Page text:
Saturday night we went out with a few friends to attend a play production of Oliver! put on by the Pasadena Junior Theater.
Afterwards, we discussed our observation that BTV (before TV) this was how book and stories came to life. Instead of passive activities, these kids were putting their talents and efforts together in the telling of this famous Dickens novel.
In Louisa May Alcott’s Little Women, the sister’s put on plays to amuse themselves throughout the long cold eastern winters. They developed creativity and bonded together putting on such play productions. Unfortunately, children’s imagination and creativity are now programmed by adults in an office somewhere. Sadly, technology has attributed to the death childhood.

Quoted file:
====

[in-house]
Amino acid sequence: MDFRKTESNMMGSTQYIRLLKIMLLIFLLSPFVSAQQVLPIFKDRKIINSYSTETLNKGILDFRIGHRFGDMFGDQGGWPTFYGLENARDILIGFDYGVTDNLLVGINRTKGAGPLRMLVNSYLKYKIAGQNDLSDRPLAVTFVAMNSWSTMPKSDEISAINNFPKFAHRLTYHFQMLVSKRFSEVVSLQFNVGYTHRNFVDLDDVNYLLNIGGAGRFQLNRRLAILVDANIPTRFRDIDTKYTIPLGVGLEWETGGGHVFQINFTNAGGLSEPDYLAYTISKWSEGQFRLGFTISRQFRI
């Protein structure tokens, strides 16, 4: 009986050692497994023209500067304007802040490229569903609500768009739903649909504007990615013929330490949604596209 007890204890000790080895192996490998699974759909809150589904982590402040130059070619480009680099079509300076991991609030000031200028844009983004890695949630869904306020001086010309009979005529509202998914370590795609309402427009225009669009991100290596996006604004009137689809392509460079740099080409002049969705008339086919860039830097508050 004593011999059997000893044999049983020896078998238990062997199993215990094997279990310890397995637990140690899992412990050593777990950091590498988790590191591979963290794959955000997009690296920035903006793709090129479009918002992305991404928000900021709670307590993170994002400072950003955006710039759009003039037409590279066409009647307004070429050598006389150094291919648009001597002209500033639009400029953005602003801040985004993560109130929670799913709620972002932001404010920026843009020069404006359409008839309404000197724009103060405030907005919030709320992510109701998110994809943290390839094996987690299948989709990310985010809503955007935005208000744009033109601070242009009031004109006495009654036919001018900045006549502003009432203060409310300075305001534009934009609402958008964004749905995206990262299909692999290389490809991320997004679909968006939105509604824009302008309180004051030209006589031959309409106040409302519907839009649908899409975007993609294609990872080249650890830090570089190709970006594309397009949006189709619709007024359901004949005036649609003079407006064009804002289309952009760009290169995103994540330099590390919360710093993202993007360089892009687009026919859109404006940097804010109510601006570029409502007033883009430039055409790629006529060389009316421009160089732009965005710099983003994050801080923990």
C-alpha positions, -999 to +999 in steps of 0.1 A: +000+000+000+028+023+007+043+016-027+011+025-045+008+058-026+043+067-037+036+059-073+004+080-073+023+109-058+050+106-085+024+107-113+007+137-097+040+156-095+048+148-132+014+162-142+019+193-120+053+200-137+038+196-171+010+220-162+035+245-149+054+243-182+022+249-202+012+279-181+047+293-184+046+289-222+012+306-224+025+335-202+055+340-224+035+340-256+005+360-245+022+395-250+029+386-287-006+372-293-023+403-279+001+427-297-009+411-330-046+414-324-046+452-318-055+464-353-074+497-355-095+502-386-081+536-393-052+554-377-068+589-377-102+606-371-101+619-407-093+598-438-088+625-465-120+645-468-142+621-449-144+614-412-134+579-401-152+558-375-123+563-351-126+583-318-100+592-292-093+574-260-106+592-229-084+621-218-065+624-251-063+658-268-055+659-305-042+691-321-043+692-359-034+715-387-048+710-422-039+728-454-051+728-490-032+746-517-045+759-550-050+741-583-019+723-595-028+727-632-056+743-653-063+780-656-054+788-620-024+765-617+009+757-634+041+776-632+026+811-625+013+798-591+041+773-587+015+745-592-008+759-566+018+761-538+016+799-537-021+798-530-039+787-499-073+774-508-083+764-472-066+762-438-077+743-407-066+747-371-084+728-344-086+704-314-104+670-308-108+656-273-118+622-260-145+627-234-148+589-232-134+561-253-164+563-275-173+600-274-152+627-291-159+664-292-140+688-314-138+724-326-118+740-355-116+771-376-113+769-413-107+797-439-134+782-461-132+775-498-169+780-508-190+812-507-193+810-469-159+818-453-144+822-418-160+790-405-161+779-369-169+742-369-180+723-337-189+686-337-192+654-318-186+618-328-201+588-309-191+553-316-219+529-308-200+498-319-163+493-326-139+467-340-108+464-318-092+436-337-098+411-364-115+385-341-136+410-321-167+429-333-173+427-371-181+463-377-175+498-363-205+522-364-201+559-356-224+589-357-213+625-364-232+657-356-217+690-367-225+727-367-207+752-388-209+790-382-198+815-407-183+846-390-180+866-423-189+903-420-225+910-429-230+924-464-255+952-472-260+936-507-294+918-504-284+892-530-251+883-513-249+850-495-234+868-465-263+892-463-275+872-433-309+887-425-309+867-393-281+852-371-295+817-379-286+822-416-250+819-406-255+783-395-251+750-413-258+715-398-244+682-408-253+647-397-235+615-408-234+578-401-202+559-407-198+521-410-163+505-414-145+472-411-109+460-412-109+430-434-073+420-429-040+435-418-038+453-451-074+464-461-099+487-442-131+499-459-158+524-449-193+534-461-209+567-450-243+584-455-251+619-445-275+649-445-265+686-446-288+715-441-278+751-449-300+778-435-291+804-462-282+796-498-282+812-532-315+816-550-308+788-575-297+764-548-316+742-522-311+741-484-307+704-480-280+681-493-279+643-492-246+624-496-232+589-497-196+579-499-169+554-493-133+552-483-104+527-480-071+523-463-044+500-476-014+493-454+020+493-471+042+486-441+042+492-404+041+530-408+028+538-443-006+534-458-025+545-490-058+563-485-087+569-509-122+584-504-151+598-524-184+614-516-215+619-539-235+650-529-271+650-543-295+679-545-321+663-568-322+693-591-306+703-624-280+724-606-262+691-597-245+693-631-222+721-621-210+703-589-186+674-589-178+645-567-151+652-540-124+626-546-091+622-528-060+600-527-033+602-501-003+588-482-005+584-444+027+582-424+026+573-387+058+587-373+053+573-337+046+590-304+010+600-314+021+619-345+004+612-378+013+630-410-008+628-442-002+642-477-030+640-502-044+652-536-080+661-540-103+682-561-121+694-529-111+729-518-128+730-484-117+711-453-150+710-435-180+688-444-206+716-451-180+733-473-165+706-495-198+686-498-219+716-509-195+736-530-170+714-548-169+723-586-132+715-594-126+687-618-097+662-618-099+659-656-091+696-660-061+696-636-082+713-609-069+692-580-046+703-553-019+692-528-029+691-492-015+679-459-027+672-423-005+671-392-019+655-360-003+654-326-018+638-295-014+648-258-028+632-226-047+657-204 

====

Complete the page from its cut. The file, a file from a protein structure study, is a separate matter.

Today unstructured outdoor activity has largely disappeared for many American children. Tethered to TV and video games, they lead sedentary lives. As one fourth-grader in San Diego puts it, “I like to play indoors better ’cause that’s where all the electrical outlets are.”
Thankfully we kids grew up in a “simpler time.” I remember spending time with my brothers and sister roaming about our 10 acres in Florida; building forts, fishing, playing on the sandpile and swing/gymnastic set, catching turtles, jumping off hay bales in the neighbor’s barn, climbing the huge oak in the front yard, planting the summer garden with our father. We were fortunate to have such memories and, unfortunately, such childhood experiences are rare these days.